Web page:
Yesterday, we did a short post looking at the debate around running shoes, and whether the shoes which claim to reduce injury risk are in fact part of the problem! Thanks to everyone for the spirited input on the debate – it’s been lively and interesting so far. I thought it better to respond in a new post and perhaps lead the discussion based on those comments than bury my response in the Comments section to that post.
Another study on expensive shoes Money doesn’t buy you comfort
First, thanks to Clyde for providing the link to the article from BJSM. You can find the article abstract here [cite source=doi]10.1136/bjsm.2007.038844[/cite] if you would like to read it. I have a copy of the article as well, and it makes for some interesting reading.
Basically, the researchers set out to evaluate three differently priced running shoes:
- Expensive – priced over 70 Pounds (around $140 or R1100)
- Medium price – around 60 Pounds ($120 or R900)
- Low cost – 40 Pounds ($80 or R600)
The shoes were evaluated primarily on the basis of pressure under the foot and comfort, which is a subjective rating. So they didn’t really tackle the issue of motion-control/anti-pronation devices, which is a pity (but more on that later).
Their findings? As you probably might have guessed based on Clyde’s comments and the general trend, there were no differences between the shoes for either of these two factors – the cheap shoes produce the same pressure (cushioning), and the same perception of comfort as the expensive shoes. The difference in price of R500, then, results in little difference in terms of cushioning or comfort or pressure distribution.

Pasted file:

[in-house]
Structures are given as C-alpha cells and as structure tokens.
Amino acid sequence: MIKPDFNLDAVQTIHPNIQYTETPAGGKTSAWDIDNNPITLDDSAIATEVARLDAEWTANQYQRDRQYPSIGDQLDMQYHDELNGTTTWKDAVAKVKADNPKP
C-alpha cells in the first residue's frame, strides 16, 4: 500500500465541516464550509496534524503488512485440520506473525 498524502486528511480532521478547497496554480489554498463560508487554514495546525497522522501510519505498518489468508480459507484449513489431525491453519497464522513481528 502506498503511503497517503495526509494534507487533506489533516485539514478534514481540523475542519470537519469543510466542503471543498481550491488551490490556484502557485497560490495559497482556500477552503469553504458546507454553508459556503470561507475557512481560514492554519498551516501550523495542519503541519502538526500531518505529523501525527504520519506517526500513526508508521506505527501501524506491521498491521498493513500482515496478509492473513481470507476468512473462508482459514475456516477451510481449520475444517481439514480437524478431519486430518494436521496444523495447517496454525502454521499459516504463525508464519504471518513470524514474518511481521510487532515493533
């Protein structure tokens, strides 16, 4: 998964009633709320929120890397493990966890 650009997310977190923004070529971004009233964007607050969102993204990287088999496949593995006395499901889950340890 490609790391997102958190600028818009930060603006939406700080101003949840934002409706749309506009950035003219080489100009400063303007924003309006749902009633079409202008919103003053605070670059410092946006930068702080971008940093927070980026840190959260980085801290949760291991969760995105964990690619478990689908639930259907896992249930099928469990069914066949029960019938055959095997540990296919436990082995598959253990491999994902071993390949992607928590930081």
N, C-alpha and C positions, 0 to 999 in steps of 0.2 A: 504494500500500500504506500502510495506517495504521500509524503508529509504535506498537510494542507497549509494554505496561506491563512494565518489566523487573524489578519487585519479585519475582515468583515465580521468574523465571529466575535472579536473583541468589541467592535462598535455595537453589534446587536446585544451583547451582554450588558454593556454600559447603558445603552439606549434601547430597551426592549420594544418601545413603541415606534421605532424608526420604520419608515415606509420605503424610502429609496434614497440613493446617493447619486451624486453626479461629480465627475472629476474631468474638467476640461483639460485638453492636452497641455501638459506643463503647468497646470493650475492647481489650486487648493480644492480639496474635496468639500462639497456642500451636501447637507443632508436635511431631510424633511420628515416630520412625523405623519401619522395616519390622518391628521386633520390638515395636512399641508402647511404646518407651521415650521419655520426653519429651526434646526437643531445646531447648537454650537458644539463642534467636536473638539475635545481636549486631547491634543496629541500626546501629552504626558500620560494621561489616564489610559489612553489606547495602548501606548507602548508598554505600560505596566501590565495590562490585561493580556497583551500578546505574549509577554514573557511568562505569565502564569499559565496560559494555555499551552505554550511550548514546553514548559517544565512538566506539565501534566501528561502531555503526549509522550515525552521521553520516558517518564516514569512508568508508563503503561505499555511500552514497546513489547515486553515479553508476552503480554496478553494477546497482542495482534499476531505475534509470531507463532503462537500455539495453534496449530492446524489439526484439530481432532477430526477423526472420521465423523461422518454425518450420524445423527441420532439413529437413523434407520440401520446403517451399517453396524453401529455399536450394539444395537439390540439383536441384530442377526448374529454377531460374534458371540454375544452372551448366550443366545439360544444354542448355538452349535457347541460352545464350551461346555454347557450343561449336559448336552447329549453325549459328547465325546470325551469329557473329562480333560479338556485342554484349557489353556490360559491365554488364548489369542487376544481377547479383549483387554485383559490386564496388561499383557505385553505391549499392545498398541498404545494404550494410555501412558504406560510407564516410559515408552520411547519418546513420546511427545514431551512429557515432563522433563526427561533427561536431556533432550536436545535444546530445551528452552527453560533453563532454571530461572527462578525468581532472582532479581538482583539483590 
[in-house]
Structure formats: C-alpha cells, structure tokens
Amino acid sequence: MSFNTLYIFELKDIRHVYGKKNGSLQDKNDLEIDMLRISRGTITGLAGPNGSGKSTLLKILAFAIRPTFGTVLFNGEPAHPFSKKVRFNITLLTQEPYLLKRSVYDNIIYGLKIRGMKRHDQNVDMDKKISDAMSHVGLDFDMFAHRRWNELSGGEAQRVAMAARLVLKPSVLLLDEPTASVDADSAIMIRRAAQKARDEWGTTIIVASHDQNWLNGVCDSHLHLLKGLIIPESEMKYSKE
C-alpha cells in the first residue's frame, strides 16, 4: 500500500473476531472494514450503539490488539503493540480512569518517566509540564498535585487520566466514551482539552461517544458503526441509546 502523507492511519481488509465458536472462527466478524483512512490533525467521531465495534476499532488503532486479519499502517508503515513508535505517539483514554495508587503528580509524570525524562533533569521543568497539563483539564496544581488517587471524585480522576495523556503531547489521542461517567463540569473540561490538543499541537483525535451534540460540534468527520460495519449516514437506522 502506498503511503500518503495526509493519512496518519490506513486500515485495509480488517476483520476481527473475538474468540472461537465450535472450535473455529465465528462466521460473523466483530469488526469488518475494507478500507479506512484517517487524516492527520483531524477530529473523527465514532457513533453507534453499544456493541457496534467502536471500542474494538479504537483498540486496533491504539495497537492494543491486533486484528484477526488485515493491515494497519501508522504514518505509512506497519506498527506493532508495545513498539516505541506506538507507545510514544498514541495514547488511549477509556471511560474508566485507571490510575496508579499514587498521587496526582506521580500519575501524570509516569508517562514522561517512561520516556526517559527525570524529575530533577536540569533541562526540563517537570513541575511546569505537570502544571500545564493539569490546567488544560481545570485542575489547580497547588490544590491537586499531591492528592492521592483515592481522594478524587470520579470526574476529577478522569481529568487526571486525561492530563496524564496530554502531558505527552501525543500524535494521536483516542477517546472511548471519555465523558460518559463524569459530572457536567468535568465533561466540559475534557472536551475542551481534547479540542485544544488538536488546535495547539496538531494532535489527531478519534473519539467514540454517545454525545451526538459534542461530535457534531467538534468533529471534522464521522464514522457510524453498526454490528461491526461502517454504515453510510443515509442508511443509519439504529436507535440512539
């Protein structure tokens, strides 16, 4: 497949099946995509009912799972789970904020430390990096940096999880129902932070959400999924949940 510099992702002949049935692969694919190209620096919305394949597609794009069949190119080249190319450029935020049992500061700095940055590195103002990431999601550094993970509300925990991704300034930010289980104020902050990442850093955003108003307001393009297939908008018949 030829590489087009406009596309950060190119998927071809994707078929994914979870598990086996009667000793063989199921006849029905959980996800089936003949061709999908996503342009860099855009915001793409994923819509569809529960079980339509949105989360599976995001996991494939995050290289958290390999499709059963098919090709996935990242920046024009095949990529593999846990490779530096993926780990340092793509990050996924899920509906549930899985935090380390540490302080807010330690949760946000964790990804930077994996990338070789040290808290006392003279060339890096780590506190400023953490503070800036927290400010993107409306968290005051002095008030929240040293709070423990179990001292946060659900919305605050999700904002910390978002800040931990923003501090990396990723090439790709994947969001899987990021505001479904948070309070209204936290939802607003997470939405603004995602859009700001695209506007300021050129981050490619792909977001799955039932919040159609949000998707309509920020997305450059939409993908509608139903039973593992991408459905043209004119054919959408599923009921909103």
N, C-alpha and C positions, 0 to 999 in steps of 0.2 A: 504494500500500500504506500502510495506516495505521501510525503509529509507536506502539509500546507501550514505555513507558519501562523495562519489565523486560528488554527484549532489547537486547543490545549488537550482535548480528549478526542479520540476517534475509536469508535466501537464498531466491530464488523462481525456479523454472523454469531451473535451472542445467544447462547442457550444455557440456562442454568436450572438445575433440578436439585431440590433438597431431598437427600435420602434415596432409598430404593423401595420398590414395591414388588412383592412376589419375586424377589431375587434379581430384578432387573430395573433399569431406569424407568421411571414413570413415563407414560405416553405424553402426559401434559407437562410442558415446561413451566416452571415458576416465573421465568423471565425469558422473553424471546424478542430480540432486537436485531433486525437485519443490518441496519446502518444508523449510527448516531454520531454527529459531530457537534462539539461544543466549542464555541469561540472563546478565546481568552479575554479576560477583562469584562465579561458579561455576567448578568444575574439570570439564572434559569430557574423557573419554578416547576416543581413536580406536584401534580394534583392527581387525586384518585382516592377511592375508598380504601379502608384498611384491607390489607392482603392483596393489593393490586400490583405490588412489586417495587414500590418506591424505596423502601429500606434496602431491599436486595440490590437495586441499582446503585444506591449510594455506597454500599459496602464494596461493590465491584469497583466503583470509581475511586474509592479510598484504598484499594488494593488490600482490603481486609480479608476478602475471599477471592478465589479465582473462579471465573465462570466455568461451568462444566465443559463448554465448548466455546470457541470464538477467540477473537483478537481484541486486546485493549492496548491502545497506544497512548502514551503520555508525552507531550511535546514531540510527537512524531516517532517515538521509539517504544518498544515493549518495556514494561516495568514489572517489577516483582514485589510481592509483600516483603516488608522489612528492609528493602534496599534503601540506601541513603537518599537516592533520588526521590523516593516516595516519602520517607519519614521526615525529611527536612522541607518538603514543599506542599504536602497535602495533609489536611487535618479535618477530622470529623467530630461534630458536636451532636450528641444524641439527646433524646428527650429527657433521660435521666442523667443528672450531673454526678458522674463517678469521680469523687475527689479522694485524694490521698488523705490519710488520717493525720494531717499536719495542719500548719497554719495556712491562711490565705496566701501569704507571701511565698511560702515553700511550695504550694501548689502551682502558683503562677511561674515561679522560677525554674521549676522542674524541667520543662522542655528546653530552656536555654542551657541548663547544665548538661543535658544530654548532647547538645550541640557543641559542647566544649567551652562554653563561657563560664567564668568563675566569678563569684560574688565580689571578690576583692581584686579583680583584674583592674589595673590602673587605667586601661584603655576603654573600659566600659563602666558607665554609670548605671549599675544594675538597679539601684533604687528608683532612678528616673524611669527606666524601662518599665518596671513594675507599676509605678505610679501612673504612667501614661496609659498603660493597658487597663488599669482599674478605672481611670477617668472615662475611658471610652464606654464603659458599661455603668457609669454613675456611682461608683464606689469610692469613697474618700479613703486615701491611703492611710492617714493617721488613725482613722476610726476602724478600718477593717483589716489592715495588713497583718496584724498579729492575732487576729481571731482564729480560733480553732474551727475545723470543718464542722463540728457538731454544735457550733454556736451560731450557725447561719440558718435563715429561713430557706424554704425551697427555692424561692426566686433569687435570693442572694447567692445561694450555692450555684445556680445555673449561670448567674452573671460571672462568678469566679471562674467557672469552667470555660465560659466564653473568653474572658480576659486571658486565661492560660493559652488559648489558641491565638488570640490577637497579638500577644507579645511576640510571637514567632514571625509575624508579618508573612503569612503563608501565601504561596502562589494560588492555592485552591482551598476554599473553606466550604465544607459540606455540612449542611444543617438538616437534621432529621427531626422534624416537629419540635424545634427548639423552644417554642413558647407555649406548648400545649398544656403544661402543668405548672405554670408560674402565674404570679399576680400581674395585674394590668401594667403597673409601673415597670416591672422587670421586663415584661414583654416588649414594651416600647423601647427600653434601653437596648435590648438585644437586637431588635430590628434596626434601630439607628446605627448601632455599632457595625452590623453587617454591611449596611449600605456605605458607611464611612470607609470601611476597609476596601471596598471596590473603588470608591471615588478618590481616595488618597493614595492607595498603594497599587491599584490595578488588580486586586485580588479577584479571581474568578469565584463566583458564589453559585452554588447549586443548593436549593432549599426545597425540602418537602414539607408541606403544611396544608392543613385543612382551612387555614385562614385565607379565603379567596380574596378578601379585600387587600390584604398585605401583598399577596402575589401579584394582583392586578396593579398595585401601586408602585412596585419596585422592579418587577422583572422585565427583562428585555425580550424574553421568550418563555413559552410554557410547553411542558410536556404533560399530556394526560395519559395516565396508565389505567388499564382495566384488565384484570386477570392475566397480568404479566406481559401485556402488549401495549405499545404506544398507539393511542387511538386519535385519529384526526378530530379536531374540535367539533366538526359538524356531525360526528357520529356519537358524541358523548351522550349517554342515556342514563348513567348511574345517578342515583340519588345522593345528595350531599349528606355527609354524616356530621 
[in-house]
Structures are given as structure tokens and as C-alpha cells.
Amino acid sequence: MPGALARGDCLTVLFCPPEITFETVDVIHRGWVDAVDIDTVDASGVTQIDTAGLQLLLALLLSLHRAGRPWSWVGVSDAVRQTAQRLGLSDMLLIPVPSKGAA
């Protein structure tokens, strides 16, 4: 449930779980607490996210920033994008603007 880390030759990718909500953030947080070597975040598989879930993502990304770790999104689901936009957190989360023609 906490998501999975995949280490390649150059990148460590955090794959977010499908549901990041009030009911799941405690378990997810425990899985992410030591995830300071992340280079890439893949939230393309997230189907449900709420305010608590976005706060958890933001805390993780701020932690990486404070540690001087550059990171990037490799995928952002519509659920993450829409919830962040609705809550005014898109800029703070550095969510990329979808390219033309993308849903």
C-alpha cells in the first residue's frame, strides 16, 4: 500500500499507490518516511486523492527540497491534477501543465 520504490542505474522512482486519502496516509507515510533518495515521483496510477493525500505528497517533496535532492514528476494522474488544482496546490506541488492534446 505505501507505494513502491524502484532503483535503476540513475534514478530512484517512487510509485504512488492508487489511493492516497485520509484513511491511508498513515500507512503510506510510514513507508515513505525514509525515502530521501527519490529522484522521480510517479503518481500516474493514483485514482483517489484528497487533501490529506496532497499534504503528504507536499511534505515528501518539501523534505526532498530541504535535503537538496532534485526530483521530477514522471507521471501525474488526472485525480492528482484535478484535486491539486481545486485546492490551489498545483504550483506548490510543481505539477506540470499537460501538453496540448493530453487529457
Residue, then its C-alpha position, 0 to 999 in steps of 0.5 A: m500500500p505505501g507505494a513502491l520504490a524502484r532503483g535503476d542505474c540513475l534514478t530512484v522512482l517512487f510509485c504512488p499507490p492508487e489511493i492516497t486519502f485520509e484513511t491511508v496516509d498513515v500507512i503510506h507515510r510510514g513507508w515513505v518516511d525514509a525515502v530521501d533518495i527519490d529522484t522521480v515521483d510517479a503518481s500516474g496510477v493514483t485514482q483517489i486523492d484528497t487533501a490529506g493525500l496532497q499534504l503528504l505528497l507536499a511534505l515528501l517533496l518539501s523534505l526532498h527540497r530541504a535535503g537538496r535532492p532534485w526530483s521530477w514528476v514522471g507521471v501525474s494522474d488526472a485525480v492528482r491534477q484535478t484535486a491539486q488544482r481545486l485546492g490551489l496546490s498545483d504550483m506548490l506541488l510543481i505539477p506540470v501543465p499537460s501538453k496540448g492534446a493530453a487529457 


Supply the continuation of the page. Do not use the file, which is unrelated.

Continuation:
In a follow up letter to this article, the reasons for this were pointed out – it’s simply not feasible to change pressure by shoe-design, because the result would be a dramatic change in biomechanics – the analogy would be to switch from running on tarmac to running on soft, spongy sand. So in effect, the above-mentioned study was “doomed” to find no difference anyway. And of course, this might be true, but then it introduces the obvious question – if shoes can’t change the pressure/cushioning, why the enormous price difference? And that’s where the debate leads next…
What is missing – research on the ‘gadgets’
This study is interesting in that it evaluates one aspect of running shoe design – pressure or cushioning. However, it fails to tackle what I believe is the bigger source of “controversy” around the shoe industry – all the gadgets and gimmicks that are inserted to provide MUCH NEEDED support to runners who over-pronate.
And a good many of the comments to our previous article are from runners who do pronate and have had experience in these shoes. Basically, the premise for these shoes is that upon landing, excessive pronation, which refers to the rolling in motion of the ankle (called eversion of the foot), is responsible for injury, since the pressures and loads placed on the shins and knees is excessively high. Therefore, control the pronation and you control the injury risk…
So shoe companies have all developed their own unique devices to do this. Apart from the devices that are proposed to aid with cushioning (Nike Air, Asics Gel, Adidas Adiprene, and so on), I would dare say that most of the product (and price) differentiation takes place with regards to these motion-control devices. Yet so little research has been done on them. Well, let me qualify that – there is “overwhelming evidence” on all of them, but they’re done exclusively by the shoe companies and never published! The funny thing is, I can almost guarantee that one company will have research that proves their device superior, while another, having done almost identical research, will conclude that theirs is the best available!
So it’s hardly surprising that Dr Richards and most of you writing into this post are suggesting that anti-pronation shoes are being over-emphasized, and that a well-cushioned shoe is the way to go.
My personal take on the issue It’s the training, not shoes